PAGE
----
# What would be the year length of a habitable planet of 40 Eridani A?

The planet Vulcan, in Star Trek, is one of the most famous fictional planets.

The length of a Vulcan year comes up in my answer at:

How old was Spock in Star Trek while he was serving on the Enterprise?

So what would be the length of a Vulcan year be if Vulcan orbited 40 Eridani A, which is a very common opinion among star Trek fans?

40 Eridani A is less luminous than the Sun, so to receive as much heat and light from 40 Eridani A as Earth gets from the Sun, a planet would have to orbit closer to 40 Eridani A than Earth orbits the sun.

A planetary orbit with a shorter semi-major axis would naturally have a shorter circumference. Thus the total distance such a planet traveled in one orbit would be less than the distance traveled by Earth in one orbit.

If the 40 Eridani A planet orbited 40 Eridani A at the same speed as Earth orbits the Sun, its orbital period or year would shorter than Earth's year. But since 40 Eridani A is less massive than the Sun, the required orbital speed would be less than that of a planet orbiting the Sun at the same distance, and thus the year would be longer than the year of a planet orbiting the Sun at that distance.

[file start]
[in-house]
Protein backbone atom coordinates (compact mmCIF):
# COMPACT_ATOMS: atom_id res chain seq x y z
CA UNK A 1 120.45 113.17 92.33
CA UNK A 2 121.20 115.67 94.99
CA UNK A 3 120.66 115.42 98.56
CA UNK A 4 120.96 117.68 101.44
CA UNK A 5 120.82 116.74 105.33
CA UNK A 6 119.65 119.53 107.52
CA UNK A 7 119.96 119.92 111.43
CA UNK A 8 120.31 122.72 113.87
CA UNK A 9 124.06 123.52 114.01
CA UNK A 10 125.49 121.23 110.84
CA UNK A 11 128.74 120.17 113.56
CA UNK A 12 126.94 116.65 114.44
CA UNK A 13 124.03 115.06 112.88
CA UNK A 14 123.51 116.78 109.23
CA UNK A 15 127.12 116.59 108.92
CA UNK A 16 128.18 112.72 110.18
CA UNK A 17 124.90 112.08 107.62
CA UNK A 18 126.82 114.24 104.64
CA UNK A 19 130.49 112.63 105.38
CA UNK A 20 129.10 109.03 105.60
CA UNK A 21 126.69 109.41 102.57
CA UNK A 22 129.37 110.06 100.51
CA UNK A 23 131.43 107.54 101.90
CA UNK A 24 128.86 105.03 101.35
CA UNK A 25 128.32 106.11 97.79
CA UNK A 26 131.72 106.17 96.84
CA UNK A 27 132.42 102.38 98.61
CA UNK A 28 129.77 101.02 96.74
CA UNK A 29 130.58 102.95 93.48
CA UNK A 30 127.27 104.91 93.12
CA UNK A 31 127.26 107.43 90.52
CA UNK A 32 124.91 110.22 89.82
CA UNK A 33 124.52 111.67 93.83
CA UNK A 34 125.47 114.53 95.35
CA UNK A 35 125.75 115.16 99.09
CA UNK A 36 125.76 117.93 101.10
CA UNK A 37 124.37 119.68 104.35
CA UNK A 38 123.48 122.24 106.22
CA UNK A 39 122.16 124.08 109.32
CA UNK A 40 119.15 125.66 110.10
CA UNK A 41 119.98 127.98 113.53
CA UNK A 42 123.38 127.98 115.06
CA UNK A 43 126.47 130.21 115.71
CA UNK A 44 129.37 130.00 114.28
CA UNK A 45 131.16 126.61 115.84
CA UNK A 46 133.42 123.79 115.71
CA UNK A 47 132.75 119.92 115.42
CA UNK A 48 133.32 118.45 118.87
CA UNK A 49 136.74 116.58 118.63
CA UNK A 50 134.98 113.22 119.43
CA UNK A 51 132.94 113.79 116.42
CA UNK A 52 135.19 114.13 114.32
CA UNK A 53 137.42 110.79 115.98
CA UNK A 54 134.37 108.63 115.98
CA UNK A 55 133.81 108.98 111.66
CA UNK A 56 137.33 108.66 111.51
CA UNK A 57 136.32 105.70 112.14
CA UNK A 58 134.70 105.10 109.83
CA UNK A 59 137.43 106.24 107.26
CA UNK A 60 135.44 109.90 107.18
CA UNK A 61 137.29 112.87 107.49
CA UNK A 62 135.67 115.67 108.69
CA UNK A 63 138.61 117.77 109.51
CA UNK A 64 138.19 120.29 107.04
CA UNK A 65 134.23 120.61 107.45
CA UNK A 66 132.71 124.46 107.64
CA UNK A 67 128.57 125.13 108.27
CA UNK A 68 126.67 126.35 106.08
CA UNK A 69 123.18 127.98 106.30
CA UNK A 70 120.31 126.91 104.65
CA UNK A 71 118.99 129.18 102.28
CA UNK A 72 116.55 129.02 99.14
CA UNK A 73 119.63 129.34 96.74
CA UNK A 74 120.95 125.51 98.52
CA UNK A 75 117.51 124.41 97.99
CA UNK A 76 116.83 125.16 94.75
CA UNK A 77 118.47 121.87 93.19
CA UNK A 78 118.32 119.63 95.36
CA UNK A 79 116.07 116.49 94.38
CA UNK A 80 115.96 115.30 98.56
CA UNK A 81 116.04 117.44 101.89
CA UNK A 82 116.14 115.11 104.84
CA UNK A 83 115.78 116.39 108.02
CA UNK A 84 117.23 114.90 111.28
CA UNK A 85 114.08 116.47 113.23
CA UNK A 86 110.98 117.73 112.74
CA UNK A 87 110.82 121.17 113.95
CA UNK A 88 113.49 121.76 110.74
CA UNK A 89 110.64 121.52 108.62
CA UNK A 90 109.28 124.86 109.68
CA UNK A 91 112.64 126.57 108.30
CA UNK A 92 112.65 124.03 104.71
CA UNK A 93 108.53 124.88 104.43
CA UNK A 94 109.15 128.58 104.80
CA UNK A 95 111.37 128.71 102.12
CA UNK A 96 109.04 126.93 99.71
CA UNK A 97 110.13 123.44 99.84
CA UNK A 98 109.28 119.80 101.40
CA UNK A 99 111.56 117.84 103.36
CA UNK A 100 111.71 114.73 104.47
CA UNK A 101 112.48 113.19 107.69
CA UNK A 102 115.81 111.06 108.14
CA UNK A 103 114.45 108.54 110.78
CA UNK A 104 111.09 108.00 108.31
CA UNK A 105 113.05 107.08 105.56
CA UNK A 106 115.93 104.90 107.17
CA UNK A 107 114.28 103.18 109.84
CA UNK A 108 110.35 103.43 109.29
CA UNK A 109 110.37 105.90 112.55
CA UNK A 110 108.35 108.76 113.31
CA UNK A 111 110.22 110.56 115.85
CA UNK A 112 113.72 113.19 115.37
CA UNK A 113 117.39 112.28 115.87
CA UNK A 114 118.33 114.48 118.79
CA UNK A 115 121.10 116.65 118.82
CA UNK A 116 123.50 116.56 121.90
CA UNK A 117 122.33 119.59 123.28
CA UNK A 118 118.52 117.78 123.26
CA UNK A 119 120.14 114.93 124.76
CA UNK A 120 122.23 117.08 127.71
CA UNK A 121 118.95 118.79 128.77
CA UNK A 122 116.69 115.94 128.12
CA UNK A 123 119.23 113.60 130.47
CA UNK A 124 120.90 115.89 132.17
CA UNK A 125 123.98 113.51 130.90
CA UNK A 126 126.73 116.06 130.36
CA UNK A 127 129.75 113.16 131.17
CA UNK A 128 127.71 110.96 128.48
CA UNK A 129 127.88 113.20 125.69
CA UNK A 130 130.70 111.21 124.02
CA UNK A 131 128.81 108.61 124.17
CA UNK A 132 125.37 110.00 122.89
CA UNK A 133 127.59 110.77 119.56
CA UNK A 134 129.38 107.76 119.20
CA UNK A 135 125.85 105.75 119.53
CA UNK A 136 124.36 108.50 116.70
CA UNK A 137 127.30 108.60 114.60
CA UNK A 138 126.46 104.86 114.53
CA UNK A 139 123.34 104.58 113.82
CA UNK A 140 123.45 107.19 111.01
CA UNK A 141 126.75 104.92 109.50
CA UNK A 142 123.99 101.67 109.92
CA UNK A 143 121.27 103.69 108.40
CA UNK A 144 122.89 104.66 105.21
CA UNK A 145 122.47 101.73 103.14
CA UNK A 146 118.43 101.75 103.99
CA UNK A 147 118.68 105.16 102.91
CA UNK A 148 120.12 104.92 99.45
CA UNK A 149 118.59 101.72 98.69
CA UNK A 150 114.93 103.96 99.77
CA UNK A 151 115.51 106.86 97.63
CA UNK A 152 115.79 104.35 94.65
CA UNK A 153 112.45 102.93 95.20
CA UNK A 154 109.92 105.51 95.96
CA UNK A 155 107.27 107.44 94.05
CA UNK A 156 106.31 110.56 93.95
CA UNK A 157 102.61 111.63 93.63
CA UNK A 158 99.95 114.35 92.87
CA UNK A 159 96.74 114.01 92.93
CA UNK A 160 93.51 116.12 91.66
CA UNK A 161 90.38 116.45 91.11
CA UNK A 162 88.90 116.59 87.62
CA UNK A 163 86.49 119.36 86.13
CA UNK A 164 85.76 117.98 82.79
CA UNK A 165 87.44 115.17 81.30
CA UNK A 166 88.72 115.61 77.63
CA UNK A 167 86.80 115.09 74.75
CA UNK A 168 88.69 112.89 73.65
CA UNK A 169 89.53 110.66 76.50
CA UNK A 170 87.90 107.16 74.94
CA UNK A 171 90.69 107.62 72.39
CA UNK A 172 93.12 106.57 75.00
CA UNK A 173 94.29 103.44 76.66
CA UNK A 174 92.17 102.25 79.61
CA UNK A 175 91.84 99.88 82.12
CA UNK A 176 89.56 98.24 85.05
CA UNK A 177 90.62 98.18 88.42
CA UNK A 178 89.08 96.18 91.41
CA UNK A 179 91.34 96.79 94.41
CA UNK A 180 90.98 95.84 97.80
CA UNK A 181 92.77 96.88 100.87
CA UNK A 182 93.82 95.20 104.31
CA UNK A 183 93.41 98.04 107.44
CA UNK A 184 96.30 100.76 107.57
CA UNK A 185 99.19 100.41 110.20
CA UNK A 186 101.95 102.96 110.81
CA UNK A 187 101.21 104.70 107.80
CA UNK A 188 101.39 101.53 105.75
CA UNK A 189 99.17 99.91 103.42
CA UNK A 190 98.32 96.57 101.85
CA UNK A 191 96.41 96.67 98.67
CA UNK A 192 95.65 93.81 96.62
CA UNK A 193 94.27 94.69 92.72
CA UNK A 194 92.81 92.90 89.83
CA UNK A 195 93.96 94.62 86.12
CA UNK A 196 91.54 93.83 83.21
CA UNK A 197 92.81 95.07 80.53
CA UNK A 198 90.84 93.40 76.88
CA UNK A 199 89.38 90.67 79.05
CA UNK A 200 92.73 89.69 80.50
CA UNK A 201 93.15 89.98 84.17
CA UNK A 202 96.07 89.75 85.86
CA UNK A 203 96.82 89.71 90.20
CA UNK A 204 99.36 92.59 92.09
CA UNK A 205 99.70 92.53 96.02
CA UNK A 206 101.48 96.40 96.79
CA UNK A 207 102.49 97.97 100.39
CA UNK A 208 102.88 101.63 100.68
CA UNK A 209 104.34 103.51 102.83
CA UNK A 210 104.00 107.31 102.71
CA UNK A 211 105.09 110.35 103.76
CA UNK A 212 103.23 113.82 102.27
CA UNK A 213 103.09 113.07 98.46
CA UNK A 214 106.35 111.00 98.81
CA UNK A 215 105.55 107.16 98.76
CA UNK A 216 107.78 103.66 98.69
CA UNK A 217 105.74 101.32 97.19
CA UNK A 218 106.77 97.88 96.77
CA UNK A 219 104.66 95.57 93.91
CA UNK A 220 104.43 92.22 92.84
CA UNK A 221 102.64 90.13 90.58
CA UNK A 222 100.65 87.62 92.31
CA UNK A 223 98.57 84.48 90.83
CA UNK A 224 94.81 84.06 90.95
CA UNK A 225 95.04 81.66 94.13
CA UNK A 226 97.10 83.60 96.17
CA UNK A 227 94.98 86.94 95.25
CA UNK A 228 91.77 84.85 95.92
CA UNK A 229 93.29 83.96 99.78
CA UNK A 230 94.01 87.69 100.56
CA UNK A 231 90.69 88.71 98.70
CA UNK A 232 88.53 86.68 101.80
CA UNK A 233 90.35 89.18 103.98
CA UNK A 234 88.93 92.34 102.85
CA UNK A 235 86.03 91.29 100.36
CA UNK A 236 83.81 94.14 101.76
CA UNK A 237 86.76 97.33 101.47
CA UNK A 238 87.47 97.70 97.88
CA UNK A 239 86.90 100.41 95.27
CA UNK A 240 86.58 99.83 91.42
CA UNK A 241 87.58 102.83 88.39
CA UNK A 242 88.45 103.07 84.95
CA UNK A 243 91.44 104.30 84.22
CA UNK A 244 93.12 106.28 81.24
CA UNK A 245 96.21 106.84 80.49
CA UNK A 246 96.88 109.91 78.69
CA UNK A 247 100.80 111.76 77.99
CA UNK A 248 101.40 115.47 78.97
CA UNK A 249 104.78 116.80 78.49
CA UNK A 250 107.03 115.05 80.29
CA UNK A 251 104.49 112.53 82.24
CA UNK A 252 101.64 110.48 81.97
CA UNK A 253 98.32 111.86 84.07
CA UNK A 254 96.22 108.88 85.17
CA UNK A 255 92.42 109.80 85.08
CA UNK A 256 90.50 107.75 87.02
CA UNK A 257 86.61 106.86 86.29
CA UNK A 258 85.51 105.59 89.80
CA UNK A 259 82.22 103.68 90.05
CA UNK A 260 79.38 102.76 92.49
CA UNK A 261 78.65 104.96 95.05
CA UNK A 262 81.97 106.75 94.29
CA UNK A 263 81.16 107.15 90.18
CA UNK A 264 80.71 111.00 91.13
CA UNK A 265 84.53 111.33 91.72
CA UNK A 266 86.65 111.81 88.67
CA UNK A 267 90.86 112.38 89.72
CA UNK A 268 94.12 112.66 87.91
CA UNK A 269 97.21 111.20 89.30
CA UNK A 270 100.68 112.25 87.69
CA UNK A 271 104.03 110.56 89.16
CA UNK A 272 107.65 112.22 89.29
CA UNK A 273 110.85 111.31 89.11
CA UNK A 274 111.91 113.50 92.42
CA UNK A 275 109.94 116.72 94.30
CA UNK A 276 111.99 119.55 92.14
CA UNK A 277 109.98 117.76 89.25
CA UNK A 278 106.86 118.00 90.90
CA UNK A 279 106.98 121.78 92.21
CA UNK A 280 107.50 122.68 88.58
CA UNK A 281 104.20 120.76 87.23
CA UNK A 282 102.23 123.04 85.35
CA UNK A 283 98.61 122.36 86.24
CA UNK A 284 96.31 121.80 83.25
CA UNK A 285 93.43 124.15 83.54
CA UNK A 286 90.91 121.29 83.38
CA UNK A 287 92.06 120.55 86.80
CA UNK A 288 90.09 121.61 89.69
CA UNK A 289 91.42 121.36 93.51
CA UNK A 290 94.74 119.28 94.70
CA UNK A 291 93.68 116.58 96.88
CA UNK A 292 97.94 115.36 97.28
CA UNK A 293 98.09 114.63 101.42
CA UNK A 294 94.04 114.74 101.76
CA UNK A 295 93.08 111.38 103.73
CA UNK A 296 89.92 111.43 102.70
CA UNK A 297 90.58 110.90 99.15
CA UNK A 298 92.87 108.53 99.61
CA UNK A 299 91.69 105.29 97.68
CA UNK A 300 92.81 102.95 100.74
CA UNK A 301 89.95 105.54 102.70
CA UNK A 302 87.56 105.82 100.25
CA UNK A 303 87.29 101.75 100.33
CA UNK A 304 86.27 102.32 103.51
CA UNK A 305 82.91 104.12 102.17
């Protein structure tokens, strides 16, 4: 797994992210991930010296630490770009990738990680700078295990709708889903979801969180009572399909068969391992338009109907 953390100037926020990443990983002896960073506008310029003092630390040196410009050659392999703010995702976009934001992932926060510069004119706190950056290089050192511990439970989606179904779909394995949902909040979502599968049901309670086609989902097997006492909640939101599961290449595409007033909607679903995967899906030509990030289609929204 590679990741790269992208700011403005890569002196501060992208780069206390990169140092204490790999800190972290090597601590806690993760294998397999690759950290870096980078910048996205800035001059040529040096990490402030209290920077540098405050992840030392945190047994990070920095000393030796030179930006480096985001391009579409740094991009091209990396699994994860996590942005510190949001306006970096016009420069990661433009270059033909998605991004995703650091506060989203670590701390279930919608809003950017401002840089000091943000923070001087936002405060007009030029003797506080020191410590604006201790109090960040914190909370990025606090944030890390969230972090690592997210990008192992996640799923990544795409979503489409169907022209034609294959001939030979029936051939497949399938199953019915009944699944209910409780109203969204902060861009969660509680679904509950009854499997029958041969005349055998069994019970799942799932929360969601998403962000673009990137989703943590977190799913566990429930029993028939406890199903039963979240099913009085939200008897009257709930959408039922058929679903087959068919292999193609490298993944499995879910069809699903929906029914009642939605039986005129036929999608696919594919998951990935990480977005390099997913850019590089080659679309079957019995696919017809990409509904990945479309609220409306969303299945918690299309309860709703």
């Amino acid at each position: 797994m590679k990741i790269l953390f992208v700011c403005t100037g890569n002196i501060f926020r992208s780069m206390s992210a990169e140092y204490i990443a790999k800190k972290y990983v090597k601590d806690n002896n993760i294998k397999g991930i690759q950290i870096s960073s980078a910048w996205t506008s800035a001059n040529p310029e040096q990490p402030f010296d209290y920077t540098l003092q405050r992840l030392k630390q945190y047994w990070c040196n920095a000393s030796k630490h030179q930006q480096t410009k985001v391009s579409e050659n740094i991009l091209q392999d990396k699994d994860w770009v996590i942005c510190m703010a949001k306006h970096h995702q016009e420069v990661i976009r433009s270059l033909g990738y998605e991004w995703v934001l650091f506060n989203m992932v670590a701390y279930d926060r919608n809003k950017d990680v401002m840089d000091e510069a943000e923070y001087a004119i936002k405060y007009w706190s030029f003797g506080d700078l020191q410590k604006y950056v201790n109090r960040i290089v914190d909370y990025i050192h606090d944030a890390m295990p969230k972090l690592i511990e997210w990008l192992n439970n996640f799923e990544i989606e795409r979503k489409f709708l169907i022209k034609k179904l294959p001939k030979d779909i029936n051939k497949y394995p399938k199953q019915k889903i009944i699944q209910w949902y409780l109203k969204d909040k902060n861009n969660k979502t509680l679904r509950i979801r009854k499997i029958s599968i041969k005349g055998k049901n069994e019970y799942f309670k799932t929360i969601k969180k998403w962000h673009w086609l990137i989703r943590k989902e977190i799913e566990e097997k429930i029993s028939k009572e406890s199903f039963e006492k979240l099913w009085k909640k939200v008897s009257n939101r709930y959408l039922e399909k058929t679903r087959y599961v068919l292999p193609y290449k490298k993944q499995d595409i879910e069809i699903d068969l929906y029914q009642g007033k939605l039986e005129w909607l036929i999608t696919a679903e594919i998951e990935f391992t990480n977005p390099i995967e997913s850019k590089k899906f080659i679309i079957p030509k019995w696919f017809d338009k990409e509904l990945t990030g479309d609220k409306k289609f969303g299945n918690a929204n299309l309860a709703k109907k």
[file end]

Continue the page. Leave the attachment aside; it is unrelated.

So what is the range in possible year lengths of a planet (with a thin atmosphere, but enough oxygen to be breathable for humans) orbiting 40 Eridani A within the habitable zone of 40 Eridani A?

To calculate the size of the habitable zone of 40 Eridani A, one should just multiply the inner and outer edges of Sun's habitable zone by the luminosity of 40 Eridani A compared to the Sun's luminosity, I think. Unfortunately, there is considerable controversy about the inner and outer limits of the Sun's habitable zone.

In the episode "Amok Time":

KIRK: It's lovely. I wish the breeze were cooler.

MCCOY: Yeah. Hot as Vulcan. Now I understand what that phrase means.

KIRK: The atmosphere is thinner than Earth.

So Vulcan should probably receive more radiation from its star than Earth gets from the Sun to be so hot.

But possibly a lot of the heat on Vulcan comes from inside the planet, due to tidal heating from interactions with other objects in its star system. The gravity of Jupiter and the other Galilean moons causes Io to have the most intense volcanism in the Solar System, for example.

In the animated episode "Yesterday", another world is seen on the horizon of Vulcan. In most editions of Star Trek: The Motion Picture, two worlds are seen in the sky in a scene presumably on Vulcan.

In "The Man Trap", Uhura talks with Spock: